One explanation for the mixed results could be the muscle test, called the Ashworth scale, is not sensitive enough to detect changes that are meaningful to patients. "It is very far removed from everyday life. Moving someone's leg up and down when he is lying flat on a table doesn't necessarily translate very well into what happens when they get up and try to walk around or do the housework or whatever," Dr. Alan Thompson, professor of neurology from London, said.

(Sources: Zajicek J, Fox P, Sanders H, Wright D, Vickery J, Nunn A, Thompson A, on behalf of the UK MS Research Group. Cannabinoids for treatment of spasticity and other symptoms related to multiple sclerosis (CAMS study): multicentre randomised placebo-controlled trial. Lancet 2003; 362(9385): 1517-1526. Reuters of 7 November 2003, Associated Press of 6 November 2003)

USA — For doctors it remains a difficulty to recommend cannabis to patients

For doctors who want to discuss using medical marijuana with their patients, the line between advice and advocacy remains almost as blurred as it was before a recent court decision guaranteed a physician's right to address the issue openly.

Many doctors are relieved that the United States Supreme Court let stand a lower-court decision on 14 October that barred the federal government from punishing doctors who advised patients that marijuana might ease some symptoms. But the decision essentially affirms the federal government's right to hold physicians accountable if they actually take steps to help patients obtain marijuana. In this case the court left open the possibility that doctors could be charged under federal drug statutes.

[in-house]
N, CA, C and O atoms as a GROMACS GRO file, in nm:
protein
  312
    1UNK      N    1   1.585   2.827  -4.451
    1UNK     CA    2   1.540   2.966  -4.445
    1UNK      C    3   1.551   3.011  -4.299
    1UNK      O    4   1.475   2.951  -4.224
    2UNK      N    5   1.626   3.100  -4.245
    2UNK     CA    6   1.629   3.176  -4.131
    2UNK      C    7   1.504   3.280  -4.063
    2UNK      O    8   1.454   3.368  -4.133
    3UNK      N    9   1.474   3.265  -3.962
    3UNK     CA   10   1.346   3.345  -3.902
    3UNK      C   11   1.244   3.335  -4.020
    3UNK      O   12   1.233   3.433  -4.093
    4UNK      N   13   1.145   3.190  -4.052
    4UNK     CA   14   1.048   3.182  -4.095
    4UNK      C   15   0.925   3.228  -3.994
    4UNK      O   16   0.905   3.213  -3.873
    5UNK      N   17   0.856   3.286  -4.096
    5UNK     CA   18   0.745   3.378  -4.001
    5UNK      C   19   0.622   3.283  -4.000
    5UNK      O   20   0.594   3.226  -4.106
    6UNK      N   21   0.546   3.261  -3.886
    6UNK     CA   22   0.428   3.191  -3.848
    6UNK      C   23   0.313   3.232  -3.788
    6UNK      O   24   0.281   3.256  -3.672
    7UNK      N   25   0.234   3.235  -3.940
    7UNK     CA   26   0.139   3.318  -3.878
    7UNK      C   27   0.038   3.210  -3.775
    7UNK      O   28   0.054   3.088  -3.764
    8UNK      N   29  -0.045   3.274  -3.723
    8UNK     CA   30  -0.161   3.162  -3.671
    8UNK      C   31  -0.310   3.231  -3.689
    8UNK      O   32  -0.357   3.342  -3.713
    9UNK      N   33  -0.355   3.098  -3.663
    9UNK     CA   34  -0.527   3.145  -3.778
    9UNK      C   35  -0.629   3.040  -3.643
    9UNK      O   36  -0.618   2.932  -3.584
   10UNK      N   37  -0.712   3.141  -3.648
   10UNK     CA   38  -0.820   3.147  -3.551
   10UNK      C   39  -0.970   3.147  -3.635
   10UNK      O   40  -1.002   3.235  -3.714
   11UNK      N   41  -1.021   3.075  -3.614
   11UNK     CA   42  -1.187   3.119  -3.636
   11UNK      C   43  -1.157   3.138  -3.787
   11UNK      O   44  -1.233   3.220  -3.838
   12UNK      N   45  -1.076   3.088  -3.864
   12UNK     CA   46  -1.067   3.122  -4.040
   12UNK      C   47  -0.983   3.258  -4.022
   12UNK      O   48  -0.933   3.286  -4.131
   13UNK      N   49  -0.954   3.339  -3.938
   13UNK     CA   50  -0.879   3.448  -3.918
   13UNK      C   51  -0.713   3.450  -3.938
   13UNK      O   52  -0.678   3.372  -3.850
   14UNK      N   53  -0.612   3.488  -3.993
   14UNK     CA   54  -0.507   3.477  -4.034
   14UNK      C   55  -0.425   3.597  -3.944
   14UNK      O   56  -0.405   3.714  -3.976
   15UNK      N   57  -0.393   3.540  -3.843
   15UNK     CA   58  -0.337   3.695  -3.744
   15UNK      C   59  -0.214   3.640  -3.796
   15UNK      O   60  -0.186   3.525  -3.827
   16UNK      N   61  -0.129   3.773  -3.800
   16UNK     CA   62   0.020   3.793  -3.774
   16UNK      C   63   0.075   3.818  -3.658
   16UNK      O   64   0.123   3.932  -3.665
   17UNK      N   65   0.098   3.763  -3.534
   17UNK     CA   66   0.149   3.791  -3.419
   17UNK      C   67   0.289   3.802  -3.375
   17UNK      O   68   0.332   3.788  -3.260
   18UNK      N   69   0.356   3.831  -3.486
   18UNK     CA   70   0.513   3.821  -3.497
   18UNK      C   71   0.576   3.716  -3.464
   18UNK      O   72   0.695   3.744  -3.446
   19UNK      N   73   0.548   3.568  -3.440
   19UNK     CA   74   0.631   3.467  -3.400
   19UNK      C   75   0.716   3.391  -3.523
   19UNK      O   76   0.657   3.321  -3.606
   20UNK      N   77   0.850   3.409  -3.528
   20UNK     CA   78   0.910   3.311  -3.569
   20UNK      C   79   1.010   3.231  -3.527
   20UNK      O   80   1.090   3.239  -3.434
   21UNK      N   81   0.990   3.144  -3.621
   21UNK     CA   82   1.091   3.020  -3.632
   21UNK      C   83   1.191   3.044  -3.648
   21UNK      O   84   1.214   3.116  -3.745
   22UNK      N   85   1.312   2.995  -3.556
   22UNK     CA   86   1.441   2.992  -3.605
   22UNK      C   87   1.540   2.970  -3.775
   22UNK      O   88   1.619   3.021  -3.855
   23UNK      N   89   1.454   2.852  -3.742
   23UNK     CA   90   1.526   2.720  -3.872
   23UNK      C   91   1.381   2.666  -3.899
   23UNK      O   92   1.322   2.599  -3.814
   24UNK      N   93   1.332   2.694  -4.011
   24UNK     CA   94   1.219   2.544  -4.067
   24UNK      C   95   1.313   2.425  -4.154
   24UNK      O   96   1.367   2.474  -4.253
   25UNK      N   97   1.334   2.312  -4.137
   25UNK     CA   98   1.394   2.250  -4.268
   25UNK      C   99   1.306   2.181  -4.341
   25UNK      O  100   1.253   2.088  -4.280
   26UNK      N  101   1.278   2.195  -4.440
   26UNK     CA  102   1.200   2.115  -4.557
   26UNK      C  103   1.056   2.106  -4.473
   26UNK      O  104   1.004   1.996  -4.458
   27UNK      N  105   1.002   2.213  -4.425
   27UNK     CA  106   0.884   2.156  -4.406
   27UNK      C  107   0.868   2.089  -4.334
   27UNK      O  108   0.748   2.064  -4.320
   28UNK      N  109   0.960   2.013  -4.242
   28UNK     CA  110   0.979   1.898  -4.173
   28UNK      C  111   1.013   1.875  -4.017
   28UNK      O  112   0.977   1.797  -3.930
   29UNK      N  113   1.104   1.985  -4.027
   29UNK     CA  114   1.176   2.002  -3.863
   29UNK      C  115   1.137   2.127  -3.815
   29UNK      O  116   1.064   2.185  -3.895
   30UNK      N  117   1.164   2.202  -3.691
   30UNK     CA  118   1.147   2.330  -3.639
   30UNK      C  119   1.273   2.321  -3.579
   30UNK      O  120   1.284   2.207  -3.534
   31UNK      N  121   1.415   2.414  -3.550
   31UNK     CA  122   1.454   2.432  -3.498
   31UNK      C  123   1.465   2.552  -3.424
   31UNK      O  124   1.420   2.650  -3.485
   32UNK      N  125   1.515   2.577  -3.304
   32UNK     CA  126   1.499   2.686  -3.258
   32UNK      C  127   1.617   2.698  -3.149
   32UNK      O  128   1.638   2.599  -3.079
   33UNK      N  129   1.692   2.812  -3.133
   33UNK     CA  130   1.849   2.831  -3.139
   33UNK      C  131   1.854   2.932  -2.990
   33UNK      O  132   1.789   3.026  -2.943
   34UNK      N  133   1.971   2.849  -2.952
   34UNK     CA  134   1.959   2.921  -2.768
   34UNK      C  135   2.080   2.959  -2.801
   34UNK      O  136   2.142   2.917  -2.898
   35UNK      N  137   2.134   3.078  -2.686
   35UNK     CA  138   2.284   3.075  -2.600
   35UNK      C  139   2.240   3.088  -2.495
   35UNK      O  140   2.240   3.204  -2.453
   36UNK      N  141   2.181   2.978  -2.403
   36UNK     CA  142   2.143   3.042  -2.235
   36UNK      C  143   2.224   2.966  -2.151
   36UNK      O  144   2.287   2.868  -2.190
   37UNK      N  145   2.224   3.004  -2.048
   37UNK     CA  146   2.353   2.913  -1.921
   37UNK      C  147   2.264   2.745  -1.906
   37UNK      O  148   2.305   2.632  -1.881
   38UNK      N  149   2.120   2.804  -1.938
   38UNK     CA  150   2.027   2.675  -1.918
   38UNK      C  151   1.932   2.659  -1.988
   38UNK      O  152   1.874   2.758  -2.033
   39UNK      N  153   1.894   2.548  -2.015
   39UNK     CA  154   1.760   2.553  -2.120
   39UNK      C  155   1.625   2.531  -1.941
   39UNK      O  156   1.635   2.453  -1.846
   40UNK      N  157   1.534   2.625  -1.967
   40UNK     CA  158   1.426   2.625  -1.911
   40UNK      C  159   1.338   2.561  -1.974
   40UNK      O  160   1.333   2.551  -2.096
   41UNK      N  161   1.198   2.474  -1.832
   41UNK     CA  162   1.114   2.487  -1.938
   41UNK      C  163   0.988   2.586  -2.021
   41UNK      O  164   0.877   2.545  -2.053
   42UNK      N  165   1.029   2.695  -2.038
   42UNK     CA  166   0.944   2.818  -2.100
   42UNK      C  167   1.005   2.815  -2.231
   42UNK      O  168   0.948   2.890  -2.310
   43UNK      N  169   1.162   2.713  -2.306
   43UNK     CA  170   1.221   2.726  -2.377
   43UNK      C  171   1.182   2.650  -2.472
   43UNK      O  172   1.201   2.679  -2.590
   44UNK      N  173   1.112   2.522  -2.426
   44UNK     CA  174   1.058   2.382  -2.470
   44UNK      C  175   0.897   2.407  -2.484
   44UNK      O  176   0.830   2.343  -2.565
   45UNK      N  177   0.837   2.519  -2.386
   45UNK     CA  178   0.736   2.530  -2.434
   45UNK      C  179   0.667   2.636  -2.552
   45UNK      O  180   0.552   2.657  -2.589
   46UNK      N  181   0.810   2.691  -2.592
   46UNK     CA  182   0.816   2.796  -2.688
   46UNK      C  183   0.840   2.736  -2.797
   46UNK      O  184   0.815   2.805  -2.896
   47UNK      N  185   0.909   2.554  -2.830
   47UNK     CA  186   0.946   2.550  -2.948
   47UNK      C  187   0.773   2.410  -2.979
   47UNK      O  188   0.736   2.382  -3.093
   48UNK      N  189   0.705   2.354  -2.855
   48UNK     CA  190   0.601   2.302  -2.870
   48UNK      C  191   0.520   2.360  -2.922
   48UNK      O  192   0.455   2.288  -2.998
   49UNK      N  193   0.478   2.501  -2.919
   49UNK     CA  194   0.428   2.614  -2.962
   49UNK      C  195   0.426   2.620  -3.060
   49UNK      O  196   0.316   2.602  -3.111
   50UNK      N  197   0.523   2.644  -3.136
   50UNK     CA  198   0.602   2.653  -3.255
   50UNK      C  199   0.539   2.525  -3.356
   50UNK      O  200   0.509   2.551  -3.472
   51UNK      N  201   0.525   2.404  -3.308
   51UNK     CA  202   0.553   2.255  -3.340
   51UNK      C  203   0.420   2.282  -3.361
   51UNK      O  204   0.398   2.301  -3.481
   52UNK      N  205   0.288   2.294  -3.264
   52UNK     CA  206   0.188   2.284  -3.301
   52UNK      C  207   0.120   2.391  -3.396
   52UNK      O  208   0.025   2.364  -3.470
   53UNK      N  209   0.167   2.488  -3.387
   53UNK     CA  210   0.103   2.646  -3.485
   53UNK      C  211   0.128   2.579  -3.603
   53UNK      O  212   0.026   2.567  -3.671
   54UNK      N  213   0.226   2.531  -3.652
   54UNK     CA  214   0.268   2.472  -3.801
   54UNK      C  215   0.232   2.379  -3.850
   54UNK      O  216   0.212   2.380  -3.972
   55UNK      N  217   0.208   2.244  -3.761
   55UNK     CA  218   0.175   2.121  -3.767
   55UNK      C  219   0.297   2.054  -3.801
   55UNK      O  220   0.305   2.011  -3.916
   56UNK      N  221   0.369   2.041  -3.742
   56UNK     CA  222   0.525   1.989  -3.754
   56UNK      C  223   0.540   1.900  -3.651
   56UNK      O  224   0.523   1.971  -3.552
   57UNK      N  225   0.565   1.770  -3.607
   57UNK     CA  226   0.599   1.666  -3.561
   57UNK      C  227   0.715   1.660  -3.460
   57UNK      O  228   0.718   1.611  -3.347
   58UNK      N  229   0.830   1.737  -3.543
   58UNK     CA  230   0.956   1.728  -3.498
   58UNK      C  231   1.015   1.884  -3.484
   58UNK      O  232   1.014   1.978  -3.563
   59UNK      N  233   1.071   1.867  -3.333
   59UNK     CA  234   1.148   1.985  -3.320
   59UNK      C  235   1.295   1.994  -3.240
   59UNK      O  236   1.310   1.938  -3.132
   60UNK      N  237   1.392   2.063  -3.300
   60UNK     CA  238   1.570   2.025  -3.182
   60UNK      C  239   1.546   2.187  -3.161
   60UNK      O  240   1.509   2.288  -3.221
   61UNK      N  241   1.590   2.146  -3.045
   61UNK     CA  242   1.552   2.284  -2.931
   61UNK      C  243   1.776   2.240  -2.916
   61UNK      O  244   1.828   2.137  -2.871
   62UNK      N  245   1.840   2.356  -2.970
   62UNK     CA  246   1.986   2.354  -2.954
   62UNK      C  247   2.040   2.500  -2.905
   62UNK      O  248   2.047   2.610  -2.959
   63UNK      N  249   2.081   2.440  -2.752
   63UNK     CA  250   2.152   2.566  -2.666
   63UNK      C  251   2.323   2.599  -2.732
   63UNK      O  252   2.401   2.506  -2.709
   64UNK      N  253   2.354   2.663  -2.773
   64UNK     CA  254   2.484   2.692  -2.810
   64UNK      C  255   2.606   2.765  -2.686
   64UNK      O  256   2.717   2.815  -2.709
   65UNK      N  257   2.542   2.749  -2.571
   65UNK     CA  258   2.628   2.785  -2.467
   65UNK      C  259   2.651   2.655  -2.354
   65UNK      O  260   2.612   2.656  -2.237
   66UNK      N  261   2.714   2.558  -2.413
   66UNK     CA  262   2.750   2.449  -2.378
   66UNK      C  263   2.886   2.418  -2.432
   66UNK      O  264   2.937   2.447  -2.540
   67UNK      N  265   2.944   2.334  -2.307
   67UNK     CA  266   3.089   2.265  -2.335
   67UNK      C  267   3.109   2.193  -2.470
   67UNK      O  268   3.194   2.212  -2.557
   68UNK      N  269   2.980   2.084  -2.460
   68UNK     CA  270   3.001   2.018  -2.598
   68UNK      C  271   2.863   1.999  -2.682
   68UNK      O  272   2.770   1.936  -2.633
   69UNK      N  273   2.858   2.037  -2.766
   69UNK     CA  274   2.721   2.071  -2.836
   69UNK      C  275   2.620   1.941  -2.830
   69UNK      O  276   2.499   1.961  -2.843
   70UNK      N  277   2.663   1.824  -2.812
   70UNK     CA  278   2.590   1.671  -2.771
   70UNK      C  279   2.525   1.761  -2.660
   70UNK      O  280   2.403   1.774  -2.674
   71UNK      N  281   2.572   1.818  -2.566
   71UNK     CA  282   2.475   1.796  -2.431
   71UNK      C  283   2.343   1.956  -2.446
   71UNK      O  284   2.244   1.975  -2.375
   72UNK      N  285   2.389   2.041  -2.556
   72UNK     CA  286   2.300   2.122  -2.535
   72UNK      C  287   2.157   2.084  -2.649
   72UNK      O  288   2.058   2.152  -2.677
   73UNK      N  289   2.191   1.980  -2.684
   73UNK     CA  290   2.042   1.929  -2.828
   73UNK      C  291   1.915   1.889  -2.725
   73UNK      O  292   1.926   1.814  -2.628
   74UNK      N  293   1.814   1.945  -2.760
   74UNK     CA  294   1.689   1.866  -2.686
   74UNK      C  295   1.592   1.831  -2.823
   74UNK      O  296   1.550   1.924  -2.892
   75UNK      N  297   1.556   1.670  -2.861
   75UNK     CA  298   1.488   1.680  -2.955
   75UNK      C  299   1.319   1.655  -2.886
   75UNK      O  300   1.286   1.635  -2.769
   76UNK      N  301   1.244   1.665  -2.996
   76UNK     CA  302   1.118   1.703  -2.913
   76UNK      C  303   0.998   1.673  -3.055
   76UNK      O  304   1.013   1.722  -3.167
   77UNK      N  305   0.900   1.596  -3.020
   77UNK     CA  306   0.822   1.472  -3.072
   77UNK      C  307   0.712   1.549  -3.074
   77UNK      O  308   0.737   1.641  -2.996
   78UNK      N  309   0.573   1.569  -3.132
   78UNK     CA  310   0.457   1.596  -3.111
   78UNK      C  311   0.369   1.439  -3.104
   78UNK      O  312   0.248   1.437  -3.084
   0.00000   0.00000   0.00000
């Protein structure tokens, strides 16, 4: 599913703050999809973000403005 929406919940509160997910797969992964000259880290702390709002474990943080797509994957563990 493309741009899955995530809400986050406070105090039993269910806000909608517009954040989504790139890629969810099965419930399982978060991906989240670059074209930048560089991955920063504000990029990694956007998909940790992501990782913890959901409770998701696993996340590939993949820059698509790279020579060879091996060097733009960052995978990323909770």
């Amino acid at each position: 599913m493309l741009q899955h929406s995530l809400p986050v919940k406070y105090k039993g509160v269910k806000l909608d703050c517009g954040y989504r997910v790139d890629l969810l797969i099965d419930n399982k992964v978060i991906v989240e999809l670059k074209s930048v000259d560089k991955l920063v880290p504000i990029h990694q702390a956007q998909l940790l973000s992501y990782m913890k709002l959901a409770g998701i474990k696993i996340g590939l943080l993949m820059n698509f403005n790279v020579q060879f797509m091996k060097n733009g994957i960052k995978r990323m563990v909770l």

"This decision says that it's fine and appropriate to talk with patients about medical marijuana, and I can even say, `I think you can benefit from it,' " said Dr. Steve O'Brien, of an AIDS Centre in Oakland, California. "But does that mean I can now sign a form from a medical pot club or write, `I recommend marijuana,' on a prescription pad?"

(Source: New York Times of 28 October 2003)

News in brief

USA — California

Governor Gray Davis has signed a controversial medical-marijuana bill which will take effect on 1 January 2004. The new law offers confidential photo identification cards, on a voluntary basis, to document patients who are registered and protected. But although California has vowed to protect the identity of medical-marijuana ID card holders, many patients worry that federal drug agents will seize any list that they can get their hands on and use it as a hit list for arrests. (Source: Los Angeles Daily Journal of 6 November 2003)